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Basic Information

The Mafia is a Sicilian crime society, established in the late 19th Century. It later spread to other areas, including the United States and Australia. It is organized into several groups (known as families, clans, or cosca) that each have their own territory. Also known as The Mob, Cosa Nostra, or the grammatically incorrect La Cosa Nostra. The term Mafia often used to apply to Organized Crime in general, or other groups that are not technically part of the Mafia.

Interestingly, a significant part of the Mafia's strength is - or at least was - that it descended from the historically fiercely independant feudal aristocracy and gentry of Sicilly. The Mafia didn't so much form in the 19th Century, as move from being the establishment to being organised crime. This also helps to explain the rigid formality, codes of honour and status-conciousness with which they are afflicted and why it proved so hard to de-legitimise them.

Code of Conduct:

The following list of "10 commandments" were found in the hideout of a mob boss in Sicily in 2007:

  1. No one can present himself directly to another of our friends. There must be a third person to do it.
  2. Never look at the wives of friends.
  3. Never be seen with cops.
  4. Don't go to pubs and clubs.
  5. Always being available for Cosa Nostra is a duty - even if your wife is about to give birth.
  6. Appointments must absolutely be respected.
  7. Wives must be treated with respect.
  8. When asked for any information, the answer must be the truth.
  9. Money cannot be appropriated if it belongs to others or to other families.
  10. People who can't be part of Cosa Nostra: anyone who has a close relative in the police, anyone with a two-timing relative in the family, anyone who behaves badly and doesn't hold to moral values.

The Mafia has a code of silence, called the Omertá, which puts a death penalty on any mafioso who cooperates with the police.

It is very common for the initiation trial to become a mafioso soldier to involve committing a murder for the family.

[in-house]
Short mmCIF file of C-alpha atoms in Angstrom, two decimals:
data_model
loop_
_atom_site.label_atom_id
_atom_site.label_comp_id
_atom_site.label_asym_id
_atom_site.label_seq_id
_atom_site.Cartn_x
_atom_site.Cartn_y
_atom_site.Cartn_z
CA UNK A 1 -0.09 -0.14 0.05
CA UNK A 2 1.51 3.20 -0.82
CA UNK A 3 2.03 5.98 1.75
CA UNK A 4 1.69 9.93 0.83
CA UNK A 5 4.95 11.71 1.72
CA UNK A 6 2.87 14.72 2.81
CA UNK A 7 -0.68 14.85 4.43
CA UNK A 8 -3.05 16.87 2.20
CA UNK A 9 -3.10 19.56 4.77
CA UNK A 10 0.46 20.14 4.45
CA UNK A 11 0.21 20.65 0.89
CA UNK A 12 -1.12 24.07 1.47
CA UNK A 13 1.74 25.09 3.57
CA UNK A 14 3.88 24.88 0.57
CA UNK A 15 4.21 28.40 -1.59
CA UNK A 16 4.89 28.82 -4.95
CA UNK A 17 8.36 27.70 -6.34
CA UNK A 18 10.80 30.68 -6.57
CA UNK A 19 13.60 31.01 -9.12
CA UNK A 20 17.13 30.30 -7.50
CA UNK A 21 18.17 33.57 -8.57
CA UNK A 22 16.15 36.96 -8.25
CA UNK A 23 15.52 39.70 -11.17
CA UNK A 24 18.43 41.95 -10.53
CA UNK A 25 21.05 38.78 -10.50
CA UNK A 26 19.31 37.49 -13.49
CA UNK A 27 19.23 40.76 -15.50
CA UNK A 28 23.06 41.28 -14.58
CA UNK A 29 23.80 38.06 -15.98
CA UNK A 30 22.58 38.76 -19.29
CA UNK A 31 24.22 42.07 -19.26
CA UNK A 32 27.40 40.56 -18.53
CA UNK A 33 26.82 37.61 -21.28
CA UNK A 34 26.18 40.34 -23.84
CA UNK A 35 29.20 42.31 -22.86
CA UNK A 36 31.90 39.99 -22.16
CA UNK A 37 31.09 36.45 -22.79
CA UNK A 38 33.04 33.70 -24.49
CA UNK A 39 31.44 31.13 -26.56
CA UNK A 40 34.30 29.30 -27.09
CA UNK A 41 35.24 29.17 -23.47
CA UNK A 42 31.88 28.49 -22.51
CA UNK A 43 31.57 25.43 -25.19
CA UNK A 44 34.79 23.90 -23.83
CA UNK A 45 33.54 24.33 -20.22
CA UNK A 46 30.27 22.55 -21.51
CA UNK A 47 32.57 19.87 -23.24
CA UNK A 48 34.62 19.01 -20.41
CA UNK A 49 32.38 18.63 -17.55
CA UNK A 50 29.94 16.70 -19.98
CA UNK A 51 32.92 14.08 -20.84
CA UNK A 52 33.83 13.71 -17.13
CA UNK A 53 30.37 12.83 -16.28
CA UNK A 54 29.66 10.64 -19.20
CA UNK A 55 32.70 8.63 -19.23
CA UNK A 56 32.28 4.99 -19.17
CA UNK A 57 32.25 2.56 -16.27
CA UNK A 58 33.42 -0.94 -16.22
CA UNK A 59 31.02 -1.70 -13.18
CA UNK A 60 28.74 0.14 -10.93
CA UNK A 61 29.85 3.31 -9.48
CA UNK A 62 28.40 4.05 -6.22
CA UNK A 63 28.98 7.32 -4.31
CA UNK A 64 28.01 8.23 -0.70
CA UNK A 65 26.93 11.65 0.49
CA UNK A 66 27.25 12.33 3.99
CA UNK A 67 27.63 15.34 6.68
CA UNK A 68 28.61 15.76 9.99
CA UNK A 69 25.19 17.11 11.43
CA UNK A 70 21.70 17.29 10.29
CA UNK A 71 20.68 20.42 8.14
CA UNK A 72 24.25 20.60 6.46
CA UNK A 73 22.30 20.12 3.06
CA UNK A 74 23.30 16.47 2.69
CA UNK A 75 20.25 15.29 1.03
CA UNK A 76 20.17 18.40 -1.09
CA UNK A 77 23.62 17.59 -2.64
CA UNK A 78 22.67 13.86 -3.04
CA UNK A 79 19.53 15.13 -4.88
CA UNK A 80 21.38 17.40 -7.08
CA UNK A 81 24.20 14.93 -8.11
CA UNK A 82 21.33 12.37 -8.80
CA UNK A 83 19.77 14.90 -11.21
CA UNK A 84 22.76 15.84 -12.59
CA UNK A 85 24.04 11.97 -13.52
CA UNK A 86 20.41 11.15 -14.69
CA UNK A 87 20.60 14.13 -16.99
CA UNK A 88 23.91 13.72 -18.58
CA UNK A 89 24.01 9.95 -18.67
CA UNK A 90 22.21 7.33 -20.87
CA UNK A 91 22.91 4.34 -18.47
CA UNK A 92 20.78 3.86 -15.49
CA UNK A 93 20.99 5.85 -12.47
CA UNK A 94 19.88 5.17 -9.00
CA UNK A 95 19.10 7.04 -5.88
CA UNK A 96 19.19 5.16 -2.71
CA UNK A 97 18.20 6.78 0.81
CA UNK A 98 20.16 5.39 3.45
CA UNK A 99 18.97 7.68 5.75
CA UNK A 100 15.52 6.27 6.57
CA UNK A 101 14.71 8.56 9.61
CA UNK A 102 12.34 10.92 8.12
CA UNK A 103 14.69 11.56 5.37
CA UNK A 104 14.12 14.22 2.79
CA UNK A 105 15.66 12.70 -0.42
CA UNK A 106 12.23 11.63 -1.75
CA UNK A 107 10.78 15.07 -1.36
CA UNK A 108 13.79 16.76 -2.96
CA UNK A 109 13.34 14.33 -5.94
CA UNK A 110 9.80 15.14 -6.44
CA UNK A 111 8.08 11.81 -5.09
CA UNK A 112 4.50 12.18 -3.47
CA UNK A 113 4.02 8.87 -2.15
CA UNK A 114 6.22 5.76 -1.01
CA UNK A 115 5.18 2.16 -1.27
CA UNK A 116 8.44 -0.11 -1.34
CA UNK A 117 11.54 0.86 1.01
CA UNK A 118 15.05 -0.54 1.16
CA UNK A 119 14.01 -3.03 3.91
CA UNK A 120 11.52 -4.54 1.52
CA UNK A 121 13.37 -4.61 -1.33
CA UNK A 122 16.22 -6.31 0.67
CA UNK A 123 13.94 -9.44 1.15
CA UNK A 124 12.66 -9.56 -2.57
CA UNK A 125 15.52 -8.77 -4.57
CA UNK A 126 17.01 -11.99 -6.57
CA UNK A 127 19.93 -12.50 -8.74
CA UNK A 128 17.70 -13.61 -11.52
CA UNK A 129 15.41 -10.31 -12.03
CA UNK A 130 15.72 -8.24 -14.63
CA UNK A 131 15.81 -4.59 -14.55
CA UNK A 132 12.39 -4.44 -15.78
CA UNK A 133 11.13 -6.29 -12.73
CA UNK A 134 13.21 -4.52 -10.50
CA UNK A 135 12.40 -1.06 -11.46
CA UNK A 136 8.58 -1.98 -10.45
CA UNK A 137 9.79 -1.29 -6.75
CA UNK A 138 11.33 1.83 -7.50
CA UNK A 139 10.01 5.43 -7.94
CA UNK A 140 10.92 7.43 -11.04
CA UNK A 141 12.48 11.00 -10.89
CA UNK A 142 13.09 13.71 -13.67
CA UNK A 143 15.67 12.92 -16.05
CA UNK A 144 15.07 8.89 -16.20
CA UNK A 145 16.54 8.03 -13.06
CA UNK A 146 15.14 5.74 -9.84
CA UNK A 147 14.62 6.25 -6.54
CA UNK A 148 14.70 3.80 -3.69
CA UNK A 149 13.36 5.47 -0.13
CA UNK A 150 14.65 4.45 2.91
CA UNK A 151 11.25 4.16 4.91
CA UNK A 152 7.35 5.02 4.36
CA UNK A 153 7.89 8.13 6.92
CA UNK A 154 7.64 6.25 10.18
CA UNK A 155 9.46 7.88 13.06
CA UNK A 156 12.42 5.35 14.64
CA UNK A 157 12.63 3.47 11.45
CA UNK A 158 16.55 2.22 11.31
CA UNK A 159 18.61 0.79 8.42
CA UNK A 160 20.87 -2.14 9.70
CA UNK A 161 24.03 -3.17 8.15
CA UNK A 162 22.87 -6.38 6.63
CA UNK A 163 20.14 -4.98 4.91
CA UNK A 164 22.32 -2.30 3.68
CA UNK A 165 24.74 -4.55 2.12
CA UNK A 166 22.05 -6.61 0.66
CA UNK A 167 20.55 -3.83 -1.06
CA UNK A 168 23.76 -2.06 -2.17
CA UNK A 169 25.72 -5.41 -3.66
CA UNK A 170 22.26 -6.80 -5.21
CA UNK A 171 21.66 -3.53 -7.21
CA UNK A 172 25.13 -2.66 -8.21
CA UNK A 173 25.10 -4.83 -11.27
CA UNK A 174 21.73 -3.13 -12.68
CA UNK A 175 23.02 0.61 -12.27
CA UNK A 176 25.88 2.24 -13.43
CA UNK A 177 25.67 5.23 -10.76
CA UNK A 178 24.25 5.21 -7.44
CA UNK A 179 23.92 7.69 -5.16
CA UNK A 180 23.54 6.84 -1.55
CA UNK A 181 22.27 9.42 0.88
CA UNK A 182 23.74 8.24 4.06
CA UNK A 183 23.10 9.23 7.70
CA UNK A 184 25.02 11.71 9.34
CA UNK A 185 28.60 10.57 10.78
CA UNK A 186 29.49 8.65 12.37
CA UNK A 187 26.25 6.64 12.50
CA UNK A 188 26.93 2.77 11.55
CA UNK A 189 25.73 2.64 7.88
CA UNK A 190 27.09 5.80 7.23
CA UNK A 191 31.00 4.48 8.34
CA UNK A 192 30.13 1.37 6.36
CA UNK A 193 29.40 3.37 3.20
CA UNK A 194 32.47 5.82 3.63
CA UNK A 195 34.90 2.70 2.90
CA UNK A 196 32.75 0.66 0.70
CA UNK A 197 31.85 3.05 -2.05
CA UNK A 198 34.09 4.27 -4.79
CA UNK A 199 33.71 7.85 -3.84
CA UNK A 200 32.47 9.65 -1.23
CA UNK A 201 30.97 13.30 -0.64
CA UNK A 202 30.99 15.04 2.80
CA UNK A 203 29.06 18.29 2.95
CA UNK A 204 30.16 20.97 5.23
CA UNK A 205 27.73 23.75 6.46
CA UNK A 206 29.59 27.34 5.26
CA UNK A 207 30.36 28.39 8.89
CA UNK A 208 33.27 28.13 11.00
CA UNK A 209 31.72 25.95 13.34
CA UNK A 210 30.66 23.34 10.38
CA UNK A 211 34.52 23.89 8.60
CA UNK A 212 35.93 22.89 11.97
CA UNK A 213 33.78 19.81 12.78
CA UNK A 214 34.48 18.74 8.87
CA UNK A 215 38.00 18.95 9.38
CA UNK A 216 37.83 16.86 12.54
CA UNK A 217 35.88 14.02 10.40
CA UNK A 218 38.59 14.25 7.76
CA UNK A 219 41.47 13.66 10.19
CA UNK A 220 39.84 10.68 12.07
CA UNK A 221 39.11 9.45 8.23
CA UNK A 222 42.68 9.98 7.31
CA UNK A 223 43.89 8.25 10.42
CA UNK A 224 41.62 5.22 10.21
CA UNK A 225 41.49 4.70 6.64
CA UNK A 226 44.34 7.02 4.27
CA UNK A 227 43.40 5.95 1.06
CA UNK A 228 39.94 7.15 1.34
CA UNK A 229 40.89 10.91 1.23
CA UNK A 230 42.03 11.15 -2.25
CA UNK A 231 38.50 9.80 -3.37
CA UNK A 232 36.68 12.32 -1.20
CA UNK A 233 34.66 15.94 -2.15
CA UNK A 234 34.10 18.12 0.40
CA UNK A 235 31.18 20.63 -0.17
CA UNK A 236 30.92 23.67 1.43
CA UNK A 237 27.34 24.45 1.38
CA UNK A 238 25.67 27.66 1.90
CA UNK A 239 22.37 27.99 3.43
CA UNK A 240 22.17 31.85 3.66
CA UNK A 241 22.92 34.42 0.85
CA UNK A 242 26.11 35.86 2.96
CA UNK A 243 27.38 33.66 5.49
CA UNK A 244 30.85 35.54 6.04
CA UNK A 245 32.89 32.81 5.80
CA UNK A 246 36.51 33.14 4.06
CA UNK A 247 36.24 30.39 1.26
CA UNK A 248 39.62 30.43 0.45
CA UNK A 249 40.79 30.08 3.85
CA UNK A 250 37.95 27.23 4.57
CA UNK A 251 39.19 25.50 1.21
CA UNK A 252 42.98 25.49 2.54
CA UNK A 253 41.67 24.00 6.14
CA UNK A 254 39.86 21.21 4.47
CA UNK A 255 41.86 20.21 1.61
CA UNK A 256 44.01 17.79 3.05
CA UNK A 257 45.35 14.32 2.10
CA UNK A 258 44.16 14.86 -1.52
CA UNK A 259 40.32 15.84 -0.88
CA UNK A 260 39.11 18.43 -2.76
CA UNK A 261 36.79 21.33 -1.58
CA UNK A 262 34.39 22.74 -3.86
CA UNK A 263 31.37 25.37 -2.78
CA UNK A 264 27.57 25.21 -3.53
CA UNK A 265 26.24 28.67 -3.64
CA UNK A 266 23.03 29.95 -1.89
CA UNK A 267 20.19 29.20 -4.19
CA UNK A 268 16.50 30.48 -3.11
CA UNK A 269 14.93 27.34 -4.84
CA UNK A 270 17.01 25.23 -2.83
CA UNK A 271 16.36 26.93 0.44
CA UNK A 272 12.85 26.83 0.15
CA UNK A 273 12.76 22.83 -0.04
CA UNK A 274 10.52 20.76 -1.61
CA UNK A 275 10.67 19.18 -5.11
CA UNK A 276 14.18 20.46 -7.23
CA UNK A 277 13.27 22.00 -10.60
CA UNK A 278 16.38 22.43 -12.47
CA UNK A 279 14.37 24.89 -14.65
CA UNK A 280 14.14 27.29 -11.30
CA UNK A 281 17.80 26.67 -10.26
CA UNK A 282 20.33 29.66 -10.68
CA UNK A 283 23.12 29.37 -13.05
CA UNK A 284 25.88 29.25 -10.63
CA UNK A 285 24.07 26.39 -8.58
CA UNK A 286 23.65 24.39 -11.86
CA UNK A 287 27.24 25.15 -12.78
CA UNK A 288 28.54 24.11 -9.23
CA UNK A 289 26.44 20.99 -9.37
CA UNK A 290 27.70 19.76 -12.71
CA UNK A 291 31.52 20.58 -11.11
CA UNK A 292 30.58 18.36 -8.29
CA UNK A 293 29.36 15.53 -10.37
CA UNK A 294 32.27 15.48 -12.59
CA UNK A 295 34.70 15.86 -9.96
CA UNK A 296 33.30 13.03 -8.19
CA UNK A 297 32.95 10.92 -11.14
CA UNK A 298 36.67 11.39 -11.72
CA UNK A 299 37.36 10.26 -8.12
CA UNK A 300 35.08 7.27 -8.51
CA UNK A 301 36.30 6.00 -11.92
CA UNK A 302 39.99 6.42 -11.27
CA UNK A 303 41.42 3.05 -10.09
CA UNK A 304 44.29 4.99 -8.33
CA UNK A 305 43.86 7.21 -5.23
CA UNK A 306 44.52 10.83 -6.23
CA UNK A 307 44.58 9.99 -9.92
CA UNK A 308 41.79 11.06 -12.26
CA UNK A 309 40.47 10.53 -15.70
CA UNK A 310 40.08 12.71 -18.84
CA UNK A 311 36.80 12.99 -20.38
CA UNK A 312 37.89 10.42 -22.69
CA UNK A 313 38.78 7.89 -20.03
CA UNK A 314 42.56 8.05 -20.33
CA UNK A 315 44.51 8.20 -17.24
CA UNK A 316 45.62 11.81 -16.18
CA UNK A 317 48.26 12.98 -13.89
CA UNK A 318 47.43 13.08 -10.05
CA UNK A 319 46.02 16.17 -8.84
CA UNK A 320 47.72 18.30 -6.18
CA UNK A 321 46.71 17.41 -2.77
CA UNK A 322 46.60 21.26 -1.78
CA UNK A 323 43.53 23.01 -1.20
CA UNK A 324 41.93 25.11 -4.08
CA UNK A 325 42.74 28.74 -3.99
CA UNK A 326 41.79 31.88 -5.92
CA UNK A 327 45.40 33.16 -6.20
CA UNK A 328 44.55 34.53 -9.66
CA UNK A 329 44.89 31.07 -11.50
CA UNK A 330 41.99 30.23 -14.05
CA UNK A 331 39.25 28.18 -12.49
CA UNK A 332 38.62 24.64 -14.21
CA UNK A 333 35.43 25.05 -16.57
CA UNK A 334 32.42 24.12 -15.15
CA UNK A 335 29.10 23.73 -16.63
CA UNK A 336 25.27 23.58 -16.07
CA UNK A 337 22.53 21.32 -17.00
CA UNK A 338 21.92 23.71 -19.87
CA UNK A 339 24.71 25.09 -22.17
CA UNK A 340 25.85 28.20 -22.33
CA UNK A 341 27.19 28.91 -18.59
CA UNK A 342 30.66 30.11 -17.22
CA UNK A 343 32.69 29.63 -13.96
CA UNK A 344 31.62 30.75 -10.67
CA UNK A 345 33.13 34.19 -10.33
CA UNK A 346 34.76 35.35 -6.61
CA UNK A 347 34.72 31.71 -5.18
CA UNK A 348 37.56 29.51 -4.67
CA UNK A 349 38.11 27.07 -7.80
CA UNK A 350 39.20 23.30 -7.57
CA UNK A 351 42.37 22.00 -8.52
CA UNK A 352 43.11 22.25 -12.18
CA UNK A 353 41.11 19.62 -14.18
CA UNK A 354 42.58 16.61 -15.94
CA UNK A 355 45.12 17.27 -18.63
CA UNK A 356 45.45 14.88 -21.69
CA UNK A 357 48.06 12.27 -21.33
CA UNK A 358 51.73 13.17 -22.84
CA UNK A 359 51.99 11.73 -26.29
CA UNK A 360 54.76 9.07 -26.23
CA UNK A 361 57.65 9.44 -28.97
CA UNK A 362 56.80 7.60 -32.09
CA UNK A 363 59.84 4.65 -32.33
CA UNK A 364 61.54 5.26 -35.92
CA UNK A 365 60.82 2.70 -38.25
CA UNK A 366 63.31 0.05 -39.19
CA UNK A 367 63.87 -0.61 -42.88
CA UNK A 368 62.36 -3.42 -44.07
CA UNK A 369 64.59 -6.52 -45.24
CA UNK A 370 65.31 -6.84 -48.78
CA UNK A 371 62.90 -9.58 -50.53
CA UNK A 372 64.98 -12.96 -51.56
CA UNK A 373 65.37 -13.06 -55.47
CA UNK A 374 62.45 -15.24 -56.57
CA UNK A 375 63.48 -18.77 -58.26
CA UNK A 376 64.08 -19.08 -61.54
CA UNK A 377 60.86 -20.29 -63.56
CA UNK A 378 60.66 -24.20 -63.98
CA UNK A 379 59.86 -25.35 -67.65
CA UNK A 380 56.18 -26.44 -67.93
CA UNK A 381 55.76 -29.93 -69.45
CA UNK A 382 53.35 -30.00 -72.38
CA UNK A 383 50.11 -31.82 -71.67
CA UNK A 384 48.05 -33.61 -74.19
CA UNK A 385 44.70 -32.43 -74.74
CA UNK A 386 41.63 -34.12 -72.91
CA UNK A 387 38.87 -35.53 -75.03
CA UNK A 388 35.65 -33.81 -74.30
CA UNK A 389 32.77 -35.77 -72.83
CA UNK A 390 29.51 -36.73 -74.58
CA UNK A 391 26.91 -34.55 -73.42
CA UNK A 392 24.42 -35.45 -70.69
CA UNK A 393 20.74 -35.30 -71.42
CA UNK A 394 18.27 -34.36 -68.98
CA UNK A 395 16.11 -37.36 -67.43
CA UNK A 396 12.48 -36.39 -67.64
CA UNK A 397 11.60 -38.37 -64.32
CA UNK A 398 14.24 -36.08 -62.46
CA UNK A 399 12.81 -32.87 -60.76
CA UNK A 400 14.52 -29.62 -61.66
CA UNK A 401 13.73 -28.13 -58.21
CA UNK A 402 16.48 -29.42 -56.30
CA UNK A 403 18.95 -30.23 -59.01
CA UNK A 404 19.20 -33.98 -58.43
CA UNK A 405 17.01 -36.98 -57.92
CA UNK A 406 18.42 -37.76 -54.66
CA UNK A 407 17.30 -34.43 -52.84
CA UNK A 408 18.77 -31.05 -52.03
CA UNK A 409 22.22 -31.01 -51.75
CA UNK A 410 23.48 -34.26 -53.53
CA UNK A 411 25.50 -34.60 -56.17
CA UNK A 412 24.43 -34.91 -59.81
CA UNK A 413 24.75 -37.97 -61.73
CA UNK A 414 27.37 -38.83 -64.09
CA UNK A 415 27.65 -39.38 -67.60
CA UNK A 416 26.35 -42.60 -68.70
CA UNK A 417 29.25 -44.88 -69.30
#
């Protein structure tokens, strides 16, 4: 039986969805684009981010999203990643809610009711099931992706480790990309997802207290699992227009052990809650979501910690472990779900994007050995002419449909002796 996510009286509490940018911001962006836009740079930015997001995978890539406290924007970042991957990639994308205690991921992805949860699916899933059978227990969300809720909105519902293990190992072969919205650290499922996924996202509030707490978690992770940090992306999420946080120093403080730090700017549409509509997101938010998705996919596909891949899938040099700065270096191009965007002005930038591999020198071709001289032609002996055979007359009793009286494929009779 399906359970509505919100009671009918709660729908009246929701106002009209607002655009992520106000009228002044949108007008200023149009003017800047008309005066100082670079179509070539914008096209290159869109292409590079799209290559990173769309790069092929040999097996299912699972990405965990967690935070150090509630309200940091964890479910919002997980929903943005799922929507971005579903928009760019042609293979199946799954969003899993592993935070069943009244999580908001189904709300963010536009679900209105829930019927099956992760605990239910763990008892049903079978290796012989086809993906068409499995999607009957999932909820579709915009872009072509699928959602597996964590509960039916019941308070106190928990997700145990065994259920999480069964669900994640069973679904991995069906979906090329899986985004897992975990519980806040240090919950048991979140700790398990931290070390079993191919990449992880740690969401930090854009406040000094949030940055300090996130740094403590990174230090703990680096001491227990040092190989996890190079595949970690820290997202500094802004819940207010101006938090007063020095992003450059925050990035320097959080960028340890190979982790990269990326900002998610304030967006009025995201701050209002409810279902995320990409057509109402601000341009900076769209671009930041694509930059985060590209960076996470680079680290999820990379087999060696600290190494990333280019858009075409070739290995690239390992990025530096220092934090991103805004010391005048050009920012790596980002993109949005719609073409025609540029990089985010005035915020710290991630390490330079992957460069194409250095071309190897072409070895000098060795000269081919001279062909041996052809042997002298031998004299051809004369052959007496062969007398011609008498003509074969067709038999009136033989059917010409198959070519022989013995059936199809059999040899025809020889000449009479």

Characters and Ranks:

  • capo di tutti capi - Boss of Bosses, mostly a fictitious position and certainly a dangerous one to claim.
  • capofamiglia - Boss (literally "head of the family")
  • consigliere - Advisor to the Boss (literally "counsellor"), cinematically almost always a lawyer.
  • sotto cappo - Underboss or Second-In-Command
  • capodecina or caporegime - leaders of "squads" of about 10 soldiers.
  • Soldiers - the rank and file of Mafia criminals, known as "made men".
  • Associates - allies, friends, tools, or property of the Mafia (see also Gun Moll, Shill, Protection Racket, etc.) - the rank "man of honour" is sometimes used for either prospective made men, or valued associates who lack the necessary Italian blood to be "made".

Related / Similar Crime Organizations:

(Although the latter two organisations lack some of the aristocratic origins of the others).


Game and Story Use

  • The tried and proven classic, The Mafia can be the heavies in a variety of settings.
  • Some settings may allow or encourage players to be the criminals. Reading up on the mafia will help capture the right feel for such a game, and the correct level of honor among thieves.
  • Placing the mafia on the back foot can also be used to illustrate the ferocity of an invading gang - usually the Triads, Organizatia or Turks.
  • Given the right conditions, American organisations like The Bowery Boys might have developed into a "native" equivalent of the mafia. The same probably could not be said of the native London firms - the sort of social mobility necessary for London gangsters to make it into the upper echelons came to England too late to save them from being eclipsed by foreign organised crime.
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